Recently, my office was made aware of the efforts of two young children from St Meriodoc’s Infant’s School who helped and supported their mother when their youngest sister had a severe allergic reaction to some medication. Seren and Reece Pope had recently covered emergency awareness and how to help during a home learning session that the school had run so we're prepared and knew how to act, helping to keep the rest of the family calm while they waited for an ambulance to arrive.
In recent years there has been a growing number of cases involving food allergies. There are thought to be around 1.5 million people in the country who are affected by such conditions. It is a complex area and no one knows exactly why such allergies develop or why they are becoming more prevalent. Such reactions are caused when the immune system becomes hypersensitive to a particular food or medication or, in some cases, a bee sting. One theory is that the condition is genetic and that populations have evolved over tens of thousands of years to recognise natural substances in their local environment but because foods and are now moved around the world, the immune system is more likely to detect something it doesn’t recognise and therefore reacts to. Other theories are that modern living may lead to a situation where the immune system becomes more sensitive in some cases. More work is needed to understand the drivers of such allergies.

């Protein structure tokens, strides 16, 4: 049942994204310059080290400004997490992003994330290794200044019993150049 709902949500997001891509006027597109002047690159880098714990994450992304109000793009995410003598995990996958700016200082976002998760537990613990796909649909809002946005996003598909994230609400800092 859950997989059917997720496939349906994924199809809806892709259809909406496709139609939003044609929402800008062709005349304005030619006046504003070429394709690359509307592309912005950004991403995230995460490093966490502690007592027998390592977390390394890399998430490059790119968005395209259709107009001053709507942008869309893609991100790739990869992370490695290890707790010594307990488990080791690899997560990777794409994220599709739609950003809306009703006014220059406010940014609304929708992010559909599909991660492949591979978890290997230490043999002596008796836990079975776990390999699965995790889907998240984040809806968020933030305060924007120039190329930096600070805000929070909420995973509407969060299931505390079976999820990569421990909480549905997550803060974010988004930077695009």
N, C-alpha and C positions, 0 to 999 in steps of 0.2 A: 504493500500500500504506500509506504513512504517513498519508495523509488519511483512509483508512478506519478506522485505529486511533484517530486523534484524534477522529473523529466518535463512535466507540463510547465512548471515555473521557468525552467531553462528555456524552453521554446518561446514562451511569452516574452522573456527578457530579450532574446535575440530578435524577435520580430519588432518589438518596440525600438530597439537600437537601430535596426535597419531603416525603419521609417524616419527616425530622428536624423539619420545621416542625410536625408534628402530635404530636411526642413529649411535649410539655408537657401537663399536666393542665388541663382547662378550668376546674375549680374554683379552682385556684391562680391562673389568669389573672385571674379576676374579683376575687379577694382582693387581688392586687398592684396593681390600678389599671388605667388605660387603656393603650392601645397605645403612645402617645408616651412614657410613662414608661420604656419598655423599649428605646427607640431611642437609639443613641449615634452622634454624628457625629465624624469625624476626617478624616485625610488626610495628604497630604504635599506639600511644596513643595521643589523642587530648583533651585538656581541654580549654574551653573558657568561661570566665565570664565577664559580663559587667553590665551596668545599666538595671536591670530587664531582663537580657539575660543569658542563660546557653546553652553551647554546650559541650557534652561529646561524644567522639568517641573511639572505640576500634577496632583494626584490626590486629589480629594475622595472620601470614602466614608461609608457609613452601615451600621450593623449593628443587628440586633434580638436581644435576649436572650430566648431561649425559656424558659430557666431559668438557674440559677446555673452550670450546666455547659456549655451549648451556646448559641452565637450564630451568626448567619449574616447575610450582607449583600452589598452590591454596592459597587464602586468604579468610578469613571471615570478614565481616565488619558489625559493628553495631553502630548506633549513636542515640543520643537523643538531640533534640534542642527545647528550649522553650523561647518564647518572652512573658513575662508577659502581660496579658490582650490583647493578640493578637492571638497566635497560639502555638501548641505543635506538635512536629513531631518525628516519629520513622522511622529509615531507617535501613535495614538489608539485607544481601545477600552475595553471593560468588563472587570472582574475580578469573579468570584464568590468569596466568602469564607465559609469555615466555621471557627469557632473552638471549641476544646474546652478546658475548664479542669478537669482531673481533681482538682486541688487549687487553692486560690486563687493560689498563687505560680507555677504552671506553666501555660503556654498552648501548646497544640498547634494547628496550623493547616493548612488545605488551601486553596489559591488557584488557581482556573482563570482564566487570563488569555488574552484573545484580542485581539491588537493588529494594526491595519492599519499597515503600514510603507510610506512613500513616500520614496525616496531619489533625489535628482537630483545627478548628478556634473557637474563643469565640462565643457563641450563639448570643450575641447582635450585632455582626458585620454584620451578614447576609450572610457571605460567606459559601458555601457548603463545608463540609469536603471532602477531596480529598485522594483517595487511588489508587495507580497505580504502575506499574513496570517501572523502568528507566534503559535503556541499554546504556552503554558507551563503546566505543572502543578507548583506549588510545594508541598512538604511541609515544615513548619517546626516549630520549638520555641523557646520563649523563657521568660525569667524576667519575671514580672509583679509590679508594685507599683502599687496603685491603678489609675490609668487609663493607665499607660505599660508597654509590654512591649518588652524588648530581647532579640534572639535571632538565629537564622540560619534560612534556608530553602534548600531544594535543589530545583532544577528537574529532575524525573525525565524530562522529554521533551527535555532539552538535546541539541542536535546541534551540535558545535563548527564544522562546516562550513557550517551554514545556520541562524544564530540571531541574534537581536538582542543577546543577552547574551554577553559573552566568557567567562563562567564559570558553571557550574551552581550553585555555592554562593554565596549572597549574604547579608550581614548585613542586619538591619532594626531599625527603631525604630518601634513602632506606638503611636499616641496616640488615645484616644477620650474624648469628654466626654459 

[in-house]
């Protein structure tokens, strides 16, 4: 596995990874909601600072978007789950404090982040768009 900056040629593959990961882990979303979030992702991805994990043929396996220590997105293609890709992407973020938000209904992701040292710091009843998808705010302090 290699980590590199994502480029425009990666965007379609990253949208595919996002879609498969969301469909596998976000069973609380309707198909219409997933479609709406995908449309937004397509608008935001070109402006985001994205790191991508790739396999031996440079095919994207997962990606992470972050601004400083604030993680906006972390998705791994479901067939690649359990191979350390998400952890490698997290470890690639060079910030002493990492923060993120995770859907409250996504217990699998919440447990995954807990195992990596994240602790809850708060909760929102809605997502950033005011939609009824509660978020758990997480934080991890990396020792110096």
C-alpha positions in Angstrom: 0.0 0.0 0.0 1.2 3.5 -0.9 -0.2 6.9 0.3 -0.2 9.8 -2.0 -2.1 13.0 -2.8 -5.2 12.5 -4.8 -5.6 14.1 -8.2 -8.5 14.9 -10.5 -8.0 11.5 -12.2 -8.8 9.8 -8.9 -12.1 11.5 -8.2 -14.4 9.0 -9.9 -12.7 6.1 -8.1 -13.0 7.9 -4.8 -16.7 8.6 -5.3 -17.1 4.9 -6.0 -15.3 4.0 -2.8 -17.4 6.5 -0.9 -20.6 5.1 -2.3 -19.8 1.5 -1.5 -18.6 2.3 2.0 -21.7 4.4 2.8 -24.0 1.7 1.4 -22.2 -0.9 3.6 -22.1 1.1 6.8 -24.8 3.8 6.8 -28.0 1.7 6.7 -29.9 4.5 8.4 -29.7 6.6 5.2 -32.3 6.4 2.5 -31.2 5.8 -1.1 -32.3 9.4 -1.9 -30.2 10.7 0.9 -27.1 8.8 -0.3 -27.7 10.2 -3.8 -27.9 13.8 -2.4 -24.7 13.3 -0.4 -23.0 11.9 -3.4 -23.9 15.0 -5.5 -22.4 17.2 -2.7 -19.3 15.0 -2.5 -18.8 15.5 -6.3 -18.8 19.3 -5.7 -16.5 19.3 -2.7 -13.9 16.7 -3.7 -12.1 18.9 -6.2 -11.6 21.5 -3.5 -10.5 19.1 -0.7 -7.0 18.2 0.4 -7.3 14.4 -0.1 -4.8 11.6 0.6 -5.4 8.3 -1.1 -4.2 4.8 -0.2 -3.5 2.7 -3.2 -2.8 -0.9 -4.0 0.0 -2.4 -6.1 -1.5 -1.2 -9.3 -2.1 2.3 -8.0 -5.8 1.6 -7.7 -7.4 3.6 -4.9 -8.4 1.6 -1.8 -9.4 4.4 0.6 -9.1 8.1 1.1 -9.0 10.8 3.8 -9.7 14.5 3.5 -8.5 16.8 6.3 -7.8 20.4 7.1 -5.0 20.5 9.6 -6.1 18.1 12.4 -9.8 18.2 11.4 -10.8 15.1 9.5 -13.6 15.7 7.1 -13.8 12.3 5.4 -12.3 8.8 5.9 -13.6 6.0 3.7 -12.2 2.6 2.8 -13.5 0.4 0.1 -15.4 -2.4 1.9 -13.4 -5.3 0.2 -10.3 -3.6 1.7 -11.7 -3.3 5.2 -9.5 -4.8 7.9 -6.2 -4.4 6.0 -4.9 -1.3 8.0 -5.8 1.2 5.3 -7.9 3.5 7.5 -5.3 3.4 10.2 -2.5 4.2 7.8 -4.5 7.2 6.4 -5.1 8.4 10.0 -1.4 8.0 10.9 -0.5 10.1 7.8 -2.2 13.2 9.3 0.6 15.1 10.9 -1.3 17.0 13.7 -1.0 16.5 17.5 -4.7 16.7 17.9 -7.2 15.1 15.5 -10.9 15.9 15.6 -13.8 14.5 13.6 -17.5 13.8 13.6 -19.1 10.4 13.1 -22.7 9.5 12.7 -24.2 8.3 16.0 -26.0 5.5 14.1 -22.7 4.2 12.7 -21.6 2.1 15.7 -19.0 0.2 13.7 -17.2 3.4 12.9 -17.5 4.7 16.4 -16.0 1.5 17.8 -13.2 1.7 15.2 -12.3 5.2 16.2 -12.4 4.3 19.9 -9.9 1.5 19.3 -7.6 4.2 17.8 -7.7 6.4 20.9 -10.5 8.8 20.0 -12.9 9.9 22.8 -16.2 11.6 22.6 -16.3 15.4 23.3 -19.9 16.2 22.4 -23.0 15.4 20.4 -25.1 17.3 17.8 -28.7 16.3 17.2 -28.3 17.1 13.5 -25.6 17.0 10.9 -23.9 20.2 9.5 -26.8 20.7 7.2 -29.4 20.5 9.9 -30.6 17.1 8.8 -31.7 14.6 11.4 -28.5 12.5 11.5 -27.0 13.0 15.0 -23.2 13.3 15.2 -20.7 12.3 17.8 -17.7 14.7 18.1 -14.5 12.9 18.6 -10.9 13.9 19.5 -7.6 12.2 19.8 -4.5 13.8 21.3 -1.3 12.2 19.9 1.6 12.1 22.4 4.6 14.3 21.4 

Last year I met the parents of Natasha Ednan-Laperouse who was just fifteen when she tragically lost her life on a flight from Heathrow after she had eaten a baguette that had sesame seeds on it and to which she had a severe allergic reaction. The case prompted calls for a review of the law regarding the labelling of foods and Natasha’s parents have been leading work to improve understanding of allergies. At the moment pre-packaged foods are required to label all of the ingredients in the pack but there has always been an exemption for sandwiches and foods prepared on-site. There has been a growth in chains like Pret A Manger who increasingly prepare all of their sandwiches on site which means the risk has become greater because more products are on the market that is not required to have every ingredient fully labelled. Food chains have gone a long way to try to address the problem with changes to their own systems but the government is also working on some changes to legislation to require labelling of ingredients in more scenarios to help those with allergies avoid the foods that cause a reaction.
We will shortly be issuing a consultation on some changes to the law. It will not solve the problem that many people have to live with but it will be a step in the right direction and help those suffering from these conditions to avoid the products which prompt and allergic reaction.